Thursday, January 14, 2016

11 Simple Ideas to Promote Reading No Matter What You Teach

You probably agree reading is one of the most important skills your students need to be successful. Since it is so important, there should be expectations for teachers across all subjects to promote and teach reading within their discipline.

But most content-area teachers don't have much background in reading instruction. They may not know where to start. While most teachers ask students to read materials for their class, they may not have strategies to support growing readers.

But even if you haven't had formal training related to reading strategies, you can still promote the love of reading in your classroom. The best thing you can do to improve reading is to to inspire more reading. When every teacher promotes reading, it makes an incredible impact on the learning culture of the school.

Here are 11 simple ideas to promote reading, no matter what you teach. This list isn't meant to be comprehensive. These ideas are just basic things anyone can do, even without training in reading instruction.
1. Share what you are reading with your students. It doesn't matter if you are reading professional materials, online articles, or your favorite fiction author. Talk to your students about what you are reading and let them know reading is something that you enjoy and that it is helpful to you.

2. Ask your students what they are reading. Take advantage of every opportunity to learn what your students like to read. What authors do they enjoy? What genres? When we take an interest in the reading lives of our students, it provides another way to connect and build a relationship. And, it also reinforces their identity as a reader.

3. Post a list in your classroom of books you want to read next. It's so simple to post a list of what you plan to read. And the more teachers who do this, the more variety of titles students will encounter each day. Your book interests might just be the spark a reluctant reader needs to get started.

4. Recommend a book or an author to a student. It's great to make reading suggestions to students. Again, it show the value that you place on reading. Even better, when you know your students interests well enough, you are able to make suggestions that are tailored to their individual preferences.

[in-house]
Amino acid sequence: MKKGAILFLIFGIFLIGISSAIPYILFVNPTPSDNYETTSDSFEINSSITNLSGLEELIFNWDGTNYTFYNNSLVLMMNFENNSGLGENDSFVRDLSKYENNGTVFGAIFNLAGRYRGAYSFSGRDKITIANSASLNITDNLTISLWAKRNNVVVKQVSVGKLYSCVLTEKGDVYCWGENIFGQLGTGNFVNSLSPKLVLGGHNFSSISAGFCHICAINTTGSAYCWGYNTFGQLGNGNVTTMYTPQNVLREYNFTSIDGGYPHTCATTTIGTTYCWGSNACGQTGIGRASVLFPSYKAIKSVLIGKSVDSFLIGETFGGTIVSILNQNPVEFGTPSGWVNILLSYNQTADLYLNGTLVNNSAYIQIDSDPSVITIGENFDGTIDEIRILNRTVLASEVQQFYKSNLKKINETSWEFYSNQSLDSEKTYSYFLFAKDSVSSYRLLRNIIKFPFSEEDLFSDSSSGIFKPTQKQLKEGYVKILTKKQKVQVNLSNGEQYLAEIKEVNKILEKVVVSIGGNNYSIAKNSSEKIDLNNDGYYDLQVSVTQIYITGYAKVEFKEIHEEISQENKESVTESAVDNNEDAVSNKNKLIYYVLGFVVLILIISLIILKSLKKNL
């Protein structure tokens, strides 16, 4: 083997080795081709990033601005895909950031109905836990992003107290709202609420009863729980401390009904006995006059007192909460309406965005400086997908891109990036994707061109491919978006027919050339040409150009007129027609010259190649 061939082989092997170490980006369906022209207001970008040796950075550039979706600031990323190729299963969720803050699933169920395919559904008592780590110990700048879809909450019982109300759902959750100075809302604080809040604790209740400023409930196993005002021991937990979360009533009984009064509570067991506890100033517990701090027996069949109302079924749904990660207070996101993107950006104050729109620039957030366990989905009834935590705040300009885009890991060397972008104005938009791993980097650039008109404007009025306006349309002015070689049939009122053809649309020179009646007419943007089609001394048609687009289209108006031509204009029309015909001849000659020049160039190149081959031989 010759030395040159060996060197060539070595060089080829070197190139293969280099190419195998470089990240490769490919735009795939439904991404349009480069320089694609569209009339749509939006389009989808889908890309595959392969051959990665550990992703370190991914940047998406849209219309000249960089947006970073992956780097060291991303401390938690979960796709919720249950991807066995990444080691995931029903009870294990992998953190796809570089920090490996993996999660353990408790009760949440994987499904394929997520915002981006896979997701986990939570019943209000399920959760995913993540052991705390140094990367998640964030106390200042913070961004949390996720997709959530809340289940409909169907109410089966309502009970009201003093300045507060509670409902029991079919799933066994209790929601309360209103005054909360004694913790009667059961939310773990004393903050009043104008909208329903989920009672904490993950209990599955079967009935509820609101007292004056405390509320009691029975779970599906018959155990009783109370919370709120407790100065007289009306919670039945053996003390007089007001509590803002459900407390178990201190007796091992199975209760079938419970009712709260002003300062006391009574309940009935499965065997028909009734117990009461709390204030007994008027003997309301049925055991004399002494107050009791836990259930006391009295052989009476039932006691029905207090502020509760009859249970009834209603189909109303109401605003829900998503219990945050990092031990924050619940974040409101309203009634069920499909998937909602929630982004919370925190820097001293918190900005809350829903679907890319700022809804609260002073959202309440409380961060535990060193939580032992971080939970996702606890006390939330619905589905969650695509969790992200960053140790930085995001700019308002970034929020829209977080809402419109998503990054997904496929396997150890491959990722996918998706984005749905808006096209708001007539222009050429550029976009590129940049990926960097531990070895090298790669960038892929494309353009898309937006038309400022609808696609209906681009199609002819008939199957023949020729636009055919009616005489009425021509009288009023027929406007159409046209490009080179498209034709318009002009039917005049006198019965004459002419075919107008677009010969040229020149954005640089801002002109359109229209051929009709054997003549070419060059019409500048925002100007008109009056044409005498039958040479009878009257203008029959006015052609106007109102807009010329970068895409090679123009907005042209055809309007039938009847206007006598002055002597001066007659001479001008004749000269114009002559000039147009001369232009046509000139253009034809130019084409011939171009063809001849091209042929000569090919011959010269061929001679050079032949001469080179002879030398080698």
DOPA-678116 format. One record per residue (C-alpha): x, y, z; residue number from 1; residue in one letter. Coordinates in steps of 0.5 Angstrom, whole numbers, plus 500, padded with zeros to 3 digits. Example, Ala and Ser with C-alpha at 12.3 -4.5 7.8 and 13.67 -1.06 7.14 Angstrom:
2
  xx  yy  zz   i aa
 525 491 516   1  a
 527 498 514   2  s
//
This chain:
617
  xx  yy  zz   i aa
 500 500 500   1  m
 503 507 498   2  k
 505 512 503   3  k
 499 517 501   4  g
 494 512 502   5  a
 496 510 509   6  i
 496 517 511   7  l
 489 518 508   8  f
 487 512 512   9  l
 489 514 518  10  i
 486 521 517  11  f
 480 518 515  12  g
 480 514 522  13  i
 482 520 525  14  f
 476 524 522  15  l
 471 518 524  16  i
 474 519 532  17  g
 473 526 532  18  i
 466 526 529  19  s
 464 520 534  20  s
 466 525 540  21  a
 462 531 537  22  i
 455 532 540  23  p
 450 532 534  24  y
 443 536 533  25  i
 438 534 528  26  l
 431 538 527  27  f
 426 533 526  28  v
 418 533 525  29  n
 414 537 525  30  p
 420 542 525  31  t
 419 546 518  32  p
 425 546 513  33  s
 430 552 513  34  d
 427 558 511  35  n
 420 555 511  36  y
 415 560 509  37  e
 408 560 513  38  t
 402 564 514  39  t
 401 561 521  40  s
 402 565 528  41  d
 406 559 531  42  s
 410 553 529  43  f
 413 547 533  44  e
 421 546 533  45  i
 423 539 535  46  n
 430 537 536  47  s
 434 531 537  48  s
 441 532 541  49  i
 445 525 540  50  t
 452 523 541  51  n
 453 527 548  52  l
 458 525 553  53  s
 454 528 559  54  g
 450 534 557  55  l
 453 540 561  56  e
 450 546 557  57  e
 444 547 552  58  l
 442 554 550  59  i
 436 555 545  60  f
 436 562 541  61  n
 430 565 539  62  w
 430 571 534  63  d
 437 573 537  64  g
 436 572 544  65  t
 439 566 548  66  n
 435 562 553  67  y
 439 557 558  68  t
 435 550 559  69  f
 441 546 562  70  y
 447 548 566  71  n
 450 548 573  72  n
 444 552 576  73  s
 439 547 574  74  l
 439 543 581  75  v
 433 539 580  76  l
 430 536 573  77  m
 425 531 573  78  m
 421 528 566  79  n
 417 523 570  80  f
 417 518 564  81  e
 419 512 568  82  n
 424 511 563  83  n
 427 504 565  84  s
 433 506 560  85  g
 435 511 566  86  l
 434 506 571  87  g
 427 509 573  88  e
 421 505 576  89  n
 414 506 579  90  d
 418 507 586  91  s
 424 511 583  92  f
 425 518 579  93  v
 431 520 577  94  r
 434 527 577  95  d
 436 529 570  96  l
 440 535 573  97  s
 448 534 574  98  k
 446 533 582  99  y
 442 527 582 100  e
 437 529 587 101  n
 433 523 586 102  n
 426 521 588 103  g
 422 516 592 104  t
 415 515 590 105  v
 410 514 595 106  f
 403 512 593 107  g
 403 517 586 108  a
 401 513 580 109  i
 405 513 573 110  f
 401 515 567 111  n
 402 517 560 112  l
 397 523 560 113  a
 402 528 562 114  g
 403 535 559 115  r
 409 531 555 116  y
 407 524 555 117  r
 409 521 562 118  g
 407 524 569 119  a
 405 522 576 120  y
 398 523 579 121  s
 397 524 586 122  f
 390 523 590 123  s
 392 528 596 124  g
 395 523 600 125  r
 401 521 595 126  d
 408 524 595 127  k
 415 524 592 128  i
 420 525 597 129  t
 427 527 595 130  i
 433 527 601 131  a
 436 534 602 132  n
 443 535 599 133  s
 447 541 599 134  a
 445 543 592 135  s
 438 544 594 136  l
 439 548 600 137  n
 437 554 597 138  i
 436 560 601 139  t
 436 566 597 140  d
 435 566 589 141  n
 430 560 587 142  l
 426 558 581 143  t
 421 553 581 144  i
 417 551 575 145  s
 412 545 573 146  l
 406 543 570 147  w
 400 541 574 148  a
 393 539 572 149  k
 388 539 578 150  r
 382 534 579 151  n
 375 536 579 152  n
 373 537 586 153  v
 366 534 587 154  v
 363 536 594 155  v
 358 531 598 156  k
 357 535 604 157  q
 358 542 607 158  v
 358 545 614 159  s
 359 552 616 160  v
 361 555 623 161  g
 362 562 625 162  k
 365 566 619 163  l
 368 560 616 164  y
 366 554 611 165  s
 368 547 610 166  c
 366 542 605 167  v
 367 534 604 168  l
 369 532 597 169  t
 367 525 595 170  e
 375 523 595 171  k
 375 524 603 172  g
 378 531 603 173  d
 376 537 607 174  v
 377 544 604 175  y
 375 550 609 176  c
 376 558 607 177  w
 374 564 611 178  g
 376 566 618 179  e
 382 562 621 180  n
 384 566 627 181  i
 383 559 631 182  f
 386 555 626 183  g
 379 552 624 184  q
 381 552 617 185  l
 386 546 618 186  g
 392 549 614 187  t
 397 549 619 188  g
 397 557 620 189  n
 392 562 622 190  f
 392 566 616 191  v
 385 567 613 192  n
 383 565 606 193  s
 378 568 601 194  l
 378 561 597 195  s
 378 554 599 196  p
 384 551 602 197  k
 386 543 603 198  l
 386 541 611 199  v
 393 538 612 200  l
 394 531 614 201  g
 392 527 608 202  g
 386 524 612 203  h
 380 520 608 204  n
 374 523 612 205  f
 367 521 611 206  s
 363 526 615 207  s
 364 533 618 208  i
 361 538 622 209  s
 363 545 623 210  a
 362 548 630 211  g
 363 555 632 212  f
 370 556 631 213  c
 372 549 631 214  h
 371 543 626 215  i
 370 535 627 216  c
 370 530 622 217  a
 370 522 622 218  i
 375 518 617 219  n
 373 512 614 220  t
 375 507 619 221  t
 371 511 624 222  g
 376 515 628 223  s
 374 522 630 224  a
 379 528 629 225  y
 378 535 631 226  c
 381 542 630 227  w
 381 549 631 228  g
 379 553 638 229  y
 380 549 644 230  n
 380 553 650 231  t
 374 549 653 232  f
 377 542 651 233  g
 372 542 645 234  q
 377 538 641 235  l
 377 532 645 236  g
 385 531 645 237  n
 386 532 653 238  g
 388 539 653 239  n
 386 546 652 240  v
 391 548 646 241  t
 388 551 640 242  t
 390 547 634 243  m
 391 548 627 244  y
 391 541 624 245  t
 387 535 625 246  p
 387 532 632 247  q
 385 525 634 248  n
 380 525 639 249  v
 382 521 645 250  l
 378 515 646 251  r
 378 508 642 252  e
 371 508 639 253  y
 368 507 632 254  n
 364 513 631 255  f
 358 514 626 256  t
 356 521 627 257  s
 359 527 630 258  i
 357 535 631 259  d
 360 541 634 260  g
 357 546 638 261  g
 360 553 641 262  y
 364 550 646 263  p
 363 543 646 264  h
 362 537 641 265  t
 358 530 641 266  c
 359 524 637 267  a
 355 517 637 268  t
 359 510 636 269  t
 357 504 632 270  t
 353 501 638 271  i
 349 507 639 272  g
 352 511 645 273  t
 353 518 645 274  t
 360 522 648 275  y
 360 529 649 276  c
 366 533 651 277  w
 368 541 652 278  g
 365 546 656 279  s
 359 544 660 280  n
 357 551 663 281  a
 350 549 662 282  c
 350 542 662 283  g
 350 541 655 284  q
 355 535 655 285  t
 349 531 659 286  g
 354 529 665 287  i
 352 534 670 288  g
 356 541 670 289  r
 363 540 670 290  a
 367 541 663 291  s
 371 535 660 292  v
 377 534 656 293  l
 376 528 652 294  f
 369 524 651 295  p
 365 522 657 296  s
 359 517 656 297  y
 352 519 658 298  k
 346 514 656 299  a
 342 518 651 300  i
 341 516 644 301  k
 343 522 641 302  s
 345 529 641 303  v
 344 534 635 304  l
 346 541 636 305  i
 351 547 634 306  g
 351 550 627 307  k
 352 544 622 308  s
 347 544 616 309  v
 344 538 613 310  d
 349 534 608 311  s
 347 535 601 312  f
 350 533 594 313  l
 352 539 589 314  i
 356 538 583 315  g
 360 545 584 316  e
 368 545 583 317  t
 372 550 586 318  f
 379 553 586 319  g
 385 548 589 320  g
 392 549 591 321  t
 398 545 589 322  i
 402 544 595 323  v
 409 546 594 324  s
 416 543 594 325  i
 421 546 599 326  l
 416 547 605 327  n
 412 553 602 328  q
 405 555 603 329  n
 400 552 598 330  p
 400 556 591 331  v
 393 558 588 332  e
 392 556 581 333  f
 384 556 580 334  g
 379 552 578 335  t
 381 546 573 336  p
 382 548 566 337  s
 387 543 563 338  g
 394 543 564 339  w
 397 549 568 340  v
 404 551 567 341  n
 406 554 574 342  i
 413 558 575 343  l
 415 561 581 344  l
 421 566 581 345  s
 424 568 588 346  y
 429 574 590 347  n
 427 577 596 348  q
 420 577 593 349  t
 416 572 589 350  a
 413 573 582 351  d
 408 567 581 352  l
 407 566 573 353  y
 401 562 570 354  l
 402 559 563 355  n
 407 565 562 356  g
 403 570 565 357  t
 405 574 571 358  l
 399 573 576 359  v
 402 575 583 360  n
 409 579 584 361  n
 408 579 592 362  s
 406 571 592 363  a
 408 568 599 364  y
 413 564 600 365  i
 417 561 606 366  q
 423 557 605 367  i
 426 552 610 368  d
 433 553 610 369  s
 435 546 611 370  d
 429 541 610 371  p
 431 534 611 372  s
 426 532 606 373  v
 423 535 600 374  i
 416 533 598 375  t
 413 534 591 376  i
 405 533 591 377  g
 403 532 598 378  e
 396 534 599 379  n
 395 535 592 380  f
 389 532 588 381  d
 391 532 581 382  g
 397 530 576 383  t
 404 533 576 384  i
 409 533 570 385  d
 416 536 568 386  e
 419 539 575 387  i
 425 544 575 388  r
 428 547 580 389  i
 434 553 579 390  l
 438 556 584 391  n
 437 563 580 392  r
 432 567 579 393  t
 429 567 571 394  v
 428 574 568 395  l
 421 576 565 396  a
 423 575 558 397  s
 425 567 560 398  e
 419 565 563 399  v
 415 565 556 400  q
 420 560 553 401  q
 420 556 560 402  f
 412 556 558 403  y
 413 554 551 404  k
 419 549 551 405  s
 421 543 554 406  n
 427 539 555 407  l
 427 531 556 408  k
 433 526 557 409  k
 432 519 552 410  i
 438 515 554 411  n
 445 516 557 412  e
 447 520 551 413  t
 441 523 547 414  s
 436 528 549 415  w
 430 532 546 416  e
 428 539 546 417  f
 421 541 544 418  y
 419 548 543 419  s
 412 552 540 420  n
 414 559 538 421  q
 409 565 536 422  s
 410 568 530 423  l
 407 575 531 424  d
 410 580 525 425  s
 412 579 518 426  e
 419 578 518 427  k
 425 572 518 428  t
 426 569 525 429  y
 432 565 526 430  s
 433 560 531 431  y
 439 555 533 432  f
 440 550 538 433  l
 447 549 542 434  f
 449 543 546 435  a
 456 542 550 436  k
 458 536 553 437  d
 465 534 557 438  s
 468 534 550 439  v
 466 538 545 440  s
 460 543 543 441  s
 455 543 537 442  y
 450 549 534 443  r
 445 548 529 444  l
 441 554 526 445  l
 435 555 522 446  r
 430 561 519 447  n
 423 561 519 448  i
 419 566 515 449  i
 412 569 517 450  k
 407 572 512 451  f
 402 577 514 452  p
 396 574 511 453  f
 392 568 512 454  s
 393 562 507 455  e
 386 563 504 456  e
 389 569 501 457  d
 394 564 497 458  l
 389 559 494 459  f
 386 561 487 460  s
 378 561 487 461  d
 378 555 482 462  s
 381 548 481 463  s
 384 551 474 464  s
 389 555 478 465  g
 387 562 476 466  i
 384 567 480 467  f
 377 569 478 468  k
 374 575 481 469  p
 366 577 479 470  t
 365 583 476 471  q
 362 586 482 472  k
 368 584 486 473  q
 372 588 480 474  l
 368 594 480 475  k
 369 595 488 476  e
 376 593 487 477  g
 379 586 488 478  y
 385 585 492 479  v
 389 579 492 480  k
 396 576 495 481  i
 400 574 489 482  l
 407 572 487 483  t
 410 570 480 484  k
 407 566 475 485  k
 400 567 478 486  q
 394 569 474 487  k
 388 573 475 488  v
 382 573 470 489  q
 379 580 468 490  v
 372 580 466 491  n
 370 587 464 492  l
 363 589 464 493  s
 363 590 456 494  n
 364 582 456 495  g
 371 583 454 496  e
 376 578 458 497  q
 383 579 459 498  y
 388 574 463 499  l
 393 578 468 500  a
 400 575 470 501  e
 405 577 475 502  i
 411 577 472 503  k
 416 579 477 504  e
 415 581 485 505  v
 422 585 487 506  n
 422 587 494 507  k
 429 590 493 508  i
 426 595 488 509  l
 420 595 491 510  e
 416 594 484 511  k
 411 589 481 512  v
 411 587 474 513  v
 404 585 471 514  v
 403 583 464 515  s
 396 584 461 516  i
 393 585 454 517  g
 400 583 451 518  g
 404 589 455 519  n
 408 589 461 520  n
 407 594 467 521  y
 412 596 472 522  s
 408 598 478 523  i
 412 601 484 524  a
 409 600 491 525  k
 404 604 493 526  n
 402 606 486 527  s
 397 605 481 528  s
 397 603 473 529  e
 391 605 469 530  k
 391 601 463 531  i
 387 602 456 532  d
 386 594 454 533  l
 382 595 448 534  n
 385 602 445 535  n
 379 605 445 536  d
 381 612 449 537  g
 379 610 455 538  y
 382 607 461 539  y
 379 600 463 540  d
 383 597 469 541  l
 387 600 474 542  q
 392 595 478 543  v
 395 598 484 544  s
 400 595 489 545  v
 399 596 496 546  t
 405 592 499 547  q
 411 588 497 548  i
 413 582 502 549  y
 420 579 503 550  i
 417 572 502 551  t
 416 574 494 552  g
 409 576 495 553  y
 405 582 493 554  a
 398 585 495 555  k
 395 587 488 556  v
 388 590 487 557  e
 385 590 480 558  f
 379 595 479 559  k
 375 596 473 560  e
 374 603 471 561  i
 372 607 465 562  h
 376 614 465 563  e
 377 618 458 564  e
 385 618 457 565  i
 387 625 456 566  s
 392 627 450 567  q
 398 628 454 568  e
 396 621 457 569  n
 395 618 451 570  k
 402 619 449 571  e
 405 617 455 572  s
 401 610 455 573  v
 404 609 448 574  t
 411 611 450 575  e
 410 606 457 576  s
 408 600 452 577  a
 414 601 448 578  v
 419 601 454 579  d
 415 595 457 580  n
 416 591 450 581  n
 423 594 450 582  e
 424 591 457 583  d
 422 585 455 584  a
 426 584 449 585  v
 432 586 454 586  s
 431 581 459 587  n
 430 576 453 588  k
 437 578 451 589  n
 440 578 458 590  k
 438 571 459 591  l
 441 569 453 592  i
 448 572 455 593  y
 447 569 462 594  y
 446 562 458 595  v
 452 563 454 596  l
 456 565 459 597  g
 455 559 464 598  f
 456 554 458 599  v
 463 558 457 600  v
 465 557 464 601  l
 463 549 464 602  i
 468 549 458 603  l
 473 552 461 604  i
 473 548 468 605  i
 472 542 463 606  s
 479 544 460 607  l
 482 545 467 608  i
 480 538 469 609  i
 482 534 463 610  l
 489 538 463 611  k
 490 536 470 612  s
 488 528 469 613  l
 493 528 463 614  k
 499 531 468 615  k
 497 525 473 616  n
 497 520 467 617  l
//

5. Allow students to choose what they read. When students feel they have little choice in what they read, it can kill the desire to read. Every class has material that is required reading, but allowing students to make some choices can be very helpful. Even if there is a certain topic that is important to your classroom goals, it's still possible to give students reading choices related to the topic.

6. Create a classroom library. Several teachers in our school have recently established or expanded classroom libraries. A classroom library is a selection of books readily available for students to check-out and read. It gets books closer to the life of your students and classroom. You can ask for donations to start your library, or ask your school librarian to loan books from the school collection to be used in your class. 

7. Let students see you reading. Find time in your class to read in front of your students. It could be reading something related to your class, or it could be reading for the sake of reading. When students see you reading it sends a powerful message.

8. Have your students read regularly in class. All too often subject-area teachers are presenting content using outlines, study guides, and handouts that minimize the need for students to read. Ask your students to read regularly in class. Have them read with a pencil in hand to take notes and process information.

9. Do a book talk with your students. Talk to your students about a book you have read. It's a great way to reveal a little more of your personality and promote reading at the same time. A book talk includes a synopsis of the book describing some of the key elements and explaining what you liked or didn't like about the book.

10. Celebrate reading in your classroom. We strengthen values in our culture by what we celebrate. We can celebrate reading by talking about it, modeling it, and supporting it. Tangible rewards are not helpful to build independent readers. But class goals and celebrations can support a culture of reading. 

11. Share your reading goals with your students. What are your reading goals? Do you have a specific number of books you would like to read this year? It's great to set a goal and share it with your students. Maybe they will set a goal too. As they follow your progress and cheer you along, they will be more likely to choose reading for themselves.

Question: What other ways do you promote reading to your students? Share a comment below or on Twitter or Facebook.

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